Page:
When Tokayev understood the mechanics of the coup, he demoted both Massimov and Samat Abish. Then Nazarbayev ‘voluntarily’ resigned from his life-long chairmanship of the Security Council. Abish then got this post, promising to stop the ‘bearded men,’ and then to resign.
So that would point directly to a Nazarbayev-Tokayev clash. It makes sense as, during his 29-year rule, Nazarbayev played a multi-vector game that was too westernized and which did not necessarily benefit Kazakhstan. He adopted British laws, played the pan-Turkic card with Erdogan, and allowed a tsunami of NGOs to promote an Atlanticist agenda.
Tokayev is a very smart operator. Trained by the foreign service of the former USSR, fluent in Russian and Chinese, he is totally aligned with Russia-China – which means fully in sync with the masterplan of the BRI, the Eurasia Economic Union, and the SCO.
Tokayev, much like Putin and Xi, understands how this BRI/EAEU/SCO triad represents the ultimate imperial nightmare, and how destabilizing Kazakhstan – a key actor in the triad – would be a mortal coup against Eurasian integration.
Kazakhstan, after all, represents 60 percent of Central Asia’s GDP, massive oil/gas and mineral resources, cutting-edge high tech industries: a secular, unitary, constitutional republic bearing a rich cultural heritage.
It didn’t take long for Tokayev to understand the merits of immediately calling the CSTO to the rescue: Kazakhstan signed the treaty way back in 1994. After all, Tokayev was fighting a foreign-led coup against his government.
Putin, among others, has stressed how an official Kazakh investigation is the only one entitled to get to the heart of the matter.
It’s still unclear exactly who – and to what extent – sponsored the rioting mobs. Motives abound: to sabotage a pro-Russia/China government, to provoke Russia, to sabotage BRI, to plunder mineral resources, to turbo-charge a House of Saud-style ‘Islamization’.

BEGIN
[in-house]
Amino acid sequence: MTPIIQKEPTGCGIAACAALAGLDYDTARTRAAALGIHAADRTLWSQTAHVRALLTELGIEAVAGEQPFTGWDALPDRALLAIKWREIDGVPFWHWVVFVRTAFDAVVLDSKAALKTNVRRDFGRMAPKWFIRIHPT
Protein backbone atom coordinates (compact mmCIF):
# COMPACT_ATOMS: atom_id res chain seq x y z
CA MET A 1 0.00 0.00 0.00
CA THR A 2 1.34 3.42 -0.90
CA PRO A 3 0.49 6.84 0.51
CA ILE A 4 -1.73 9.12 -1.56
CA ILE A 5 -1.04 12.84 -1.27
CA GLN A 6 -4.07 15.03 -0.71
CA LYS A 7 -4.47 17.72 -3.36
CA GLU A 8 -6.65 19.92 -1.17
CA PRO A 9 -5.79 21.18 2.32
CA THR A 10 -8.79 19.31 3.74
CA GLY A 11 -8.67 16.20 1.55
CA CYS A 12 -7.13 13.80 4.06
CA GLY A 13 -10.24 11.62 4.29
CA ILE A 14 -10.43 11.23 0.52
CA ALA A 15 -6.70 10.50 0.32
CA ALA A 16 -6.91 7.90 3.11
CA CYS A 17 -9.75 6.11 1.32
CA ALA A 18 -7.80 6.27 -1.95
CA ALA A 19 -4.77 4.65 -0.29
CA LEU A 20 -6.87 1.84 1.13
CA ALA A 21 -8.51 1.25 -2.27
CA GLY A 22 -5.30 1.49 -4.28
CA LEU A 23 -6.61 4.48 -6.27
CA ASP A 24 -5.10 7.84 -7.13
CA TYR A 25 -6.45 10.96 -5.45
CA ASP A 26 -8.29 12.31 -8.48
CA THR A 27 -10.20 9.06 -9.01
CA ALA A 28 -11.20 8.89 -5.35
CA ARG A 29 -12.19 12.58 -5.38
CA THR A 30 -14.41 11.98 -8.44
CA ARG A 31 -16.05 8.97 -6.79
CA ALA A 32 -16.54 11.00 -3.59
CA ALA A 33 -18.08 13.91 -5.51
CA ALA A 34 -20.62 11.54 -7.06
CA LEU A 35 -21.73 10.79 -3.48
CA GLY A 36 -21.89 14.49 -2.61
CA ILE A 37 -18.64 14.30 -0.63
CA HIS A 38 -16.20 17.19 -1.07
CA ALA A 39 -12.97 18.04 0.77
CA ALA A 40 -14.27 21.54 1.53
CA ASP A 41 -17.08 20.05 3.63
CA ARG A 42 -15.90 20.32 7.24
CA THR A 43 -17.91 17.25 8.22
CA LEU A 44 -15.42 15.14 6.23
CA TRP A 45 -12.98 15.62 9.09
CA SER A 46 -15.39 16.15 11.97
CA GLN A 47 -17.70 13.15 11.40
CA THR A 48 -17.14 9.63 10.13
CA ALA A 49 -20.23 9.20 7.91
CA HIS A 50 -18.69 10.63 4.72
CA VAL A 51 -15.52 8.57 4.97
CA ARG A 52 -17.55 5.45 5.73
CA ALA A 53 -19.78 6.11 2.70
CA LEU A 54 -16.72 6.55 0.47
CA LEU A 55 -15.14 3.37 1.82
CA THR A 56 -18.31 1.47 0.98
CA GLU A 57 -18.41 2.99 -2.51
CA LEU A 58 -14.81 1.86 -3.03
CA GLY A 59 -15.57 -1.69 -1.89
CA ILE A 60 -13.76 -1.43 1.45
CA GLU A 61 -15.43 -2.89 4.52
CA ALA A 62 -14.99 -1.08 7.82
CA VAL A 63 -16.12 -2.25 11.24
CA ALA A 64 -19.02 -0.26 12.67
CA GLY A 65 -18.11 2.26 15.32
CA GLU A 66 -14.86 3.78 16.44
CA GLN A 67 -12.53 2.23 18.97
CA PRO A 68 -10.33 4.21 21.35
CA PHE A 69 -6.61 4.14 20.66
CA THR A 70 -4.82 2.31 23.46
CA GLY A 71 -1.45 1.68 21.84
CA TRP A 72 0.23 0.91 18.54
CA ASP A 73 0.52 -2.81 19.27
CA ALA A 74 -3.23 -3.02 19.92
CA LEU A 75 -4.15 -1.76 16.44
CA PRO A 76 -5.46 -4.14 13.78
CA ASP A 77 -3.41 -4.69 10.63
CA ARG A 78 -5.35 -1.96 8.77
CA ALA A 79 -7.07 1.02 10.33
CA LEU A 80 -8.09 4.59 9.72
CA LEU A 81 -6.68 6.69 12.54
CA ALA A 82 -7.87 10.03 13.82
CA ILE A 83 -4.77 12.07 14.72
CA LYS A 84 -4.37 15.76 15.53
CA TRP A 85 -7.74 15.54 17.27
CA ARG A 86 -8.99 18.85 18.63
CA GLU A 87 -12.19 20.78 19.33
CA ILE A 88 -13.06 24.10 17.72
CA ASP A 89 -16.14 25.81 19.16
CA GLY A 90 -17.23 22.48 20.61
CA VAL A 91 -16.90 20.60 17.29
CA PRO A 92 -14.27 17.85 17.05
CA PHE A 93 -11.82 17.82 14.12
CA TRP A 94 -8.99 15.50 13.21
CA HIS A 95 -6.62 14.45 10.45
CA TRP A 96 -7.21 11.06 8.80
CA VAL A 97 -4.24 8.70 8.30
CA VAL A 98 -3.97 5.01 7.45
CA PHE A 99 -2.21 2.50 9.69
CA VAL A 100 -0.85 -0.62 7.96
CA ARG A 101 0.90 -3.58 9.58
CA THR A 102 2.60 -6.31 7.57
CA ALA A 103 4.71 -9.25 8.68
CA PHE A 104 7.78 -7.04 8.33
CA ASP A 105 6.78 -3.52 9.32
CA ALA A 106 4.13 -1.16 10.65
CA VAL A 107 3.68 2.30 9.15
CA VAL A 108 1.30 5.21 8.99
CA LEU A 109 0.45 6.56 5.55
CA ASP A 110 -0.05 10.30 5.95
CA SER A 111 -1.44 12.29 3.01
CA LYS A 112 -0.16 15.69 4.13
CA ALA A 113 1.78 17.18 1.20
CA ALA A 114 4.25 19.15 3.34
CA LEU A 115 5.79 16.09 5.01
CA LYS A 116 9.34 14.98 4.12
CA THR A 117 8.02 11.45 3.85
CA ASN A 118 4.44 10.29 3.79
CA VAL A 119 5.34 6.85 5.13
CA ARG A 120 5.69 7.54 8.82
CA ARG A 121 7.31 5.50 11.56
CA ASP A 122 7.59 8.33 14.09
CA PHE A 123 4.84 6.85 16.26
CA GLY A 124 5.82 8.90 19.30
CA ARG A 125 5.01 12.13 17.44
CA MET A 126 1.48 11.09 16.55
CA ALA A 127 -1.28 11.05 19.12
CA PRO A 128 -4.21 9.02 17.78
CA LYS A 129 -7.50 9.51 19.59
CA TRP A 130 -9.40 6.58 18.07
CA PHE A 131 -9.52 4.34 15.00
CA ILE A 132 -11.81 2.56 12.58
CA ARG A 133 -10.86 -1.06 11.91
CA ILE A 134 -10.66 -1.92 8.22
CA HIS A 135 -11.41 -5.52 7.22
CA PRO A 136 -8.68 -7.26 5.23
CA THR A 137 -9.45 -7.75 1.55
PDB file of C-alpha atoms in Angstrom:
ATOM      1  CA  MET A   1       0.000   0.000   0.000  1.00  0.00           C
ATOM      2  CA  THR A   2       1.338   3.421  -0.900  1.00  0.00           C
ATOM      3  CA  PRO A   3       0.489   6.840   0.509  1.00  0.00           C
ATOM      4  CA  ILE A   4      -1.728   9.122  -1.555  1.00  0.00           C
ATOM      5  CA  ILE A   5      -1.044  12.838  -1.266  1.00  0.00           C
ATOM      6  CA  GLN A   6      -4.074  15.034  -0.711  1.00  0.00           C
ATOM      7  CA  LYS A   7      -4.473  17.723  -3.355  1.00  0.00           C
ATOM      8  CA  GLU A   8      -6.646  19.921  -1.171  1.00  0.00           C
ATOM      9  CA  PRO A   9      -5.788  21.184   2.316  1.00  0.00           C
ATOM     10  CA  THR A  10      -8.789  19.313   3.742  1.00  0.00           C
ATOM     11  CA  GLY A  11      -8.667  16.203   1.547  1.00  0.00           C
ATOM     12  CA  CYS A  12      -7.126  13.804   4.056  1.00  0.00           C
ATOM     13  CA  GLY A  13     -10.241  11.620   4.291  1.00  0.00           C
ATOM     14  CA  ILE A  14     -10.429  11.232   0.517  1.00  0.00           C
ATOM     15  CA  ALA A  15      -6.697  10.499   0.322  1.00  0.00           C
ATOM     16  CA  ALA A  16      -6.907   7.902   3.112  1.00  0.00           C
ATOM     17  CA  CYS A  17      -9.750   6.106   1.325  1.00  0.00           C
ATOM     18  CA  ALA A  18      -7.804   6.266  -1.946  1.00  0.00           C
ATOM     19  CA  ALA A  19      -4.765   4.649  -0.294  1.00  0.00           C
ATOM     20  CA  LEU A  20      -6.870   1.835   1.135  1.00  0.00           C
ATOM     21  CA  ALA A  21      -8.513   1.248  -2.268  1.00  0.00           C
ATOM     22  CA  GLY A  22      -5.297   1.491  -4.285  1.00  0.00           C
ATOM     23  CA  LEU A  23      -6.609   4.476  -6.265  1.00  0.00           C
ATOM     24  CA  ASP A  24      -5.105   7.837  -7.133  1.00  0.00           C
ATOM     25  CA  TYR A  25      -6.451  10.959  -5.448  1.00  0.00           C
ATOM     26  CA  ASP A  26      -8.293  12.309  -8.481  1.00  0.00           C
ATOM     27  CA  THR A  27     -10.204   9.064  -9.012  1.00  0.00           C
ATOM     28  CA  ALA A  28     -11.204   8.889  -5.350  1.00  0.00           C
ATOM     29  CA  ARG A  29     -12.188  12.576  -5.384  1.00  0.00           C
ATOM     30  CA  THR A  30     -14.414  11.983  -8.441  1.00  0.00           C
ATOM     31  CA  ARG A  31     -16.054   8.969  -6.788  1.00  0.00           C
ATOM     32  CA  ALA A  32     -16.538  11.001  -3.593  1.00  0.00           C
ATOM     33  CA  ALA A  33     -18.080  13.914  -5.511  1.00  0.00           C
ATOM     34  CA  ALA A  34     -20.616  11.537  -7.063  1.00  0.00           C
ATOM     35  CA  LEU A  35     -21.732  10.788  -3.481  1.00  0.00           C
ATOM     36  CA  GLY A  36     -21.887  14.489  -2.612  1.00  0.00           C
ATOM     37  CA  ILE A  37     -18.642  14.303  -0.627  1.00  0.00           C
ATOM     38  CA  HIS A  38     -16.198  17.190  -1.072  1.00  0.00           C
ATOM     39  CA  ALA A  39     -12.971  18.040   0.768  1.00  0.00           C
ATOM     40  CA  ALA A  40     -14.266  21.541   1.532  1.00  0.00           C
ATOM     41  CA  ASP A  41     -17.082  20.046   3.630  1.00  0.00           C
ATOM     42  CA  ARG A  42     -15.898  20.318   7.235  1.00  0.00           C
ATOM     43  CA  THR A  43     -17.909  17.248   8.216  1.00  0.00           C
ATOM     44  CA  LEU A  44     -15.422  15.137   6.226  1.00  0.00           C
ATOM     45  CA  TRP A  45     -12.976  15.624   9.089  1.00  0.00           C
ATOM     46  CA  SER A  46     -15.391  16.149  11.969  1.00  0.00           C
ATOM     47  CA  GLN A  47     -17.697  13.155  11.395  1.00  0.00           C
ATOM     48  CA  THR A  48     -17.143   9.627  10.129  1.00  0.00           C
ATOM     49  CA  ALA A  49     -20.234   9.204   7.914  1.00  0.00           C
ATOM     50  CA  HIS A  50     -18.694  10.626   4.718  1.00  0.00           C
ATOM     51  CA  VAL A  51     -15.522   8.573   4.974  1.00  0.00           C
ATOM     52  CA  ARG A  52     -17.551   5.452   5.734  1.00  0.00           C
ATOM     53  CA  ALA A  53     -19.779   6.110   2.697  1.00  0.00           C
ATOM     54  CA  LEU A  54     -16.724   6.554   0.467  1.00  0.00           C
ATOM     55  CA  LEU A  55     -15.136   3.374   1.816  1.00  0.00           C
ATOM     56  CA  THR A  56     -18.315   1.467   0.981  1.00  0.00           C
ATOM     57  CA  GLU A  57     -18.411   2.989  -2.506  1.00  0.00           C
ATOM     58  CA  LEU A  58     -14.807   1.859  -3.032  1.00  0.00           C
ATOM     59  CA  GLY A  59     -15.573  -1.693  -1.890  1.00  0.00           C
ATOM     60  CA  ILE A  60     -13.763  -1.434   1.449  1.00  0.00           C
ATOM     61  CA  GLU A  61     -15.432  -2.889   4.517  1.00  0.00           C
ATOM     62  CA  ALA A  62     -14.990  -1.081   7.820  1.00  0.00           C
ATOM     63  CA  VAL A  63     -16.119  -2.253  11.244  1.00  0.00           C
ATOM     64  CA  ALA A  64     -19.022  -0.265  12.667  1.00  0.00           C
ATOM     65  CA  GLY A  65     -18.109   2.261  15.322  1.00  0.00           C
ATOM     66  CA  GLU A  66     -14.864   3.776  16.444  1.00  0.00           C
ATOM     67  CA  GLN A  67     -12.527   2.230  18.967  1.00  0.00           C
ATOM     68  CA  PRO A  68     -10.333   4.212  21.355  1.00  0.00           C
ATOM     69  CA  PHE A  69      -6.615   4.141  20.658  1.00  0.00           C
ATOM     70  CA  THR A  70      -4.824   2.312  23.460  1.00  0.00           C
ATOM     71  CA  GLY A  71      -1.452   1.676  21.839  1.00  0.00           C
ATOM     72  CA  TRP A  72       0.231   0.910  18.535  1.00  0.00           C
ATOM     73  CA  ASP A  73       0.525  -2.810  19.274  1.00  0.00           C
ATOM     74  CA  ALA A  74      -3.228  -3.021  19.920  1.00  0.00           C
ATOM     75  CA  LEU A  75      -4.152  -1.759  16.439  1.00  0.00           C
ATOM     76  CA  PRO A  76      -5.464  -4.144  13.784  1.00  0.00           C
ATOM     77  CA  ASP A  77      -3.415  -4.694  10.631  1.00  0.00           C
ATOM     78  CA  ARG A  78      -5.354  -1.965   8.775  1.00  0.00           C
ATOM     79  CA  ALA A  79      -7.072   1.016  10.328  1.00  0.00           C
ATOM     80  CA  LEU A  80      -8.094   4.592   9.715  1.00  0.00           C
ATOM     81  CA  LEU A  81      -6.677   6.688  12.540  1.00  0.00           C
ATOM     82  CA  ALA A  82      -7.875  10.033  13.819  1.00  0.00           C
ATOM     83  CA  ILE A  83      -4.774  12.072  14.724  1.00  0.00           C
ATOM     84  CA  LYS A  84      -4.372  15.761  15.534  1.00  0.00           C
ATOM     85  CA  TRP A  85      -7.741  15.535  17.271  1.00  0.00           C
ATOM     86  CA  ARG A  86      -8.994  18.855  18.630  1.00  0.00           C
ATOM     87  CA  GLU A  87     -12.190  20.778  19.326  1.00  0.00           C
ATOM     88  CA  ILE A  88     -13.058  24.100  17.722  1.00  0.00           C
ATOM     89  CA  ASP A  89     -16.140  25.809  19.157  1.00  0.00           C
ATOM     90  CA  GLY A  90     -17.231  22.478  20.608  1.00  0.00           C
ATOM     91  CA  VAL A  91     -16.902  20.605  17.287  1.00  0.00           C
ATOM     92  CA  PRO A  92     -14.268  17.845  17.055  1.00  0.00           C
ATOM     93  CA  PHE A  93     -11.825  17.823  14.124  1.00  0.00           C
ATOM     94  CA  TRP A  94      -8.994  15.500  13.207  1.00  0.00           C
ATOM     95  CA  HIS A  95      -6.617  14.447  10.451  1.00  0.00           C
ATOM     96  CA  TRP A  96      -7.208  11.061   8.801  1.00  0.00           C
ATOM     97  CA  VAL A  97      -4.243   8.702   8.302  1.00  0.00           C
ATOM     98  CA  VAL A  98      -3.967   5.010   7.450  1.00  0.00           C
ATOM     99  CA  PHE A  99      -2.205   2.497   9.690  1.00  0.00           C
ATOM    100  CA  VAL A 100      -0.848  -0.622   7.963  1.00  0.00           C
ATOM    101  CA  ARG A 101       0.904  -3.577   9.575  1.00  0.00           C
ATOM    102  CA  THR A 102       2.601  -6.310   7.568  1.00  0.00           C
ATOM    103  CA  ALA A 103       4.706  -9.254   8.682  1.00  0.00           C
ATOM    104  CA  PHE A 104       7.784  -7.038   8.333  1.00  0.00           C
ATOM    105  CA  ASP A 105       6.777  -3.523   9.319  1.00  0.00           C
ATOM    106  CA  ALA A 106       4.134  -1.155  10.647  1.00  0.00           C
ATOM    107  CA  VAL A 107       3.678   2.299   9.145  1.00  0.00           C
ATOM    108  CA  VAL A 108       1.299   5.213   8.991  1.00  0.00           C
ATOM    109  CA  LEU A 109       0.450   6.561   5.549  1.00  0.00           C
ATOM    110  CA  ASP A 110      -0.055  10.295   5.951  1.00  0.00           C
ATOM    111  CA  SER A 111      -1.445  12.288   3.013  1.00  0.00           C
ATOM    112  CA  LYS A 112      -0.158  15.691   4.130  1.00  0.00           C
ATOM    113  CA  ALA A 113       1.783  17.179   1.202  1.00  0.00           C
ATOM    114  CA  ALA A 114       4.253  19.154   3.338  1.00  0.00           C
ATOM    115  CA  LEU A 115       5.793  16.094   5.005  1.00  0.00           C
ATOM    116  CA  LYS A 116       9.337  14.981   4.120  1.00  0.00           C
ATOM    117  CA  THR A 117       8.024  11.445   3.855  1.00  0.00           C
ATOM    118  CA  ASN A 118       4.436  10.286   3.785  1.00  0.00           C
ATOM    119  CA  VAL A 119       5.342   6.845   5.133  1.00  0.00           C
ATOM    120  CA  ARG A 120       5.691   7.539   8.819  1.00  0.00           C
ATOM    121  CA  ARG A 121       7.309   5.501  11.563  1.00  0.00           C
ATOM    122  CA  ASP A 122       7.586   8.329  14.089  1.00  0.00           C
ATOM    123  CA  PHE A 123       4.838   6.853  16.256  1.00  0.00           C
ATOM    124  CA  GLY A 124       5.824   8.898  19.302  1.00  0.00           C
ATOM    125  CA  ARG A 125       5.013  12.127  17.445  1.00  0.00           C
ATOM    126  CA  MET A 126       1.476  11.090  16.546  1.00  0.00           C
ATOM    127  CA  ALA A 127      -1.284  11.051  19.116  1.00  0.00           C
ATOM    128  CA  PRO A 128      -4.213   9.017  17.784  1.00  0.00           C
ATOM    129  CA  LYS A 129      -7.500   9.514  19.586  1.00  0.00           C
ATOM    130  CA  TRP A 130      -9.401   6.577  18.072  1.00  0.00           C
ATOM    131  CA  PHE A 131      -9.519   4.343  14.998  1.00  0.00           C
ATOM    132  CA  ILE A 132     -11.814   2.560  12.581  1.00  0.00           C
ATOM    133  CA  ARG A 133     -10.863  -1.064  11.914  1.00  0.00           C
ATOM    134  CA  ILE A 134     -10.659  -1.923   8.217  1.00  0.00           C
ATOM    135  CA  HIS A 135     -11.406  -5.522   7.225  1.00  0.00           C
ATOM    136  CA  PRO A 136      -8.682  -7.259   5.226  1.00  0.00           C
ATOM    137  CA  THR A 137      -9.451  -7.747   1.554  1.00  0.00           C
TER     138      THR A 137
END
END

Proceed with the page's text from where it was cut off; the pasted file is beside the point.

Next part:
Rushed to only a few days before the start of the Russia-US ‘security guarantees’ in Geneva, this color revolution represented a sort of counter-ultimatum – in desperation – by the NATO establishment.
Central Asia, West Asia, and the overwhelming majority of the Global South have witnessed the lightning fast Eurasian response by the CSTO troops – who, having now done their job, are set to leave Kazakhstan in a couple of days – and how this color revolution has failed, miserably.
It might as well be the last. Beware the rage of a humiliated Empire.
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Pepe Escobar, born in Brazil, is a correspondent and editor-at-large at Asia Times and columnist for Consortium News and Strategic Culture in Moscow. Since the mid-1980s he’s lived and worked as a foreign correspondent in London, Paris, Milan, Los Angeles, Singapore, Bangkok. He has extensively covered Pakistan, Afghanistan and Central Asia to China, Iran, Iraq and the wider Middle East. Pepe is the author of Globalistan – How the Globalized World is Dissolving into Liquid War; Red Zone Blues: A Snapshot of Baghdad during the Surge. He was contributing editor to The Empire and The Crescent and Tutto in Vendita in Italy. His last two books are Empire of Chaos and 2030. Pepe is also associated with the Paris-based European Academy of Geopolitics. When not on the road he lives between Paris and Bangkok.
He is a regular contributor to Global Research.
Featured image is from The Cradle
The original source of this article is The Cradle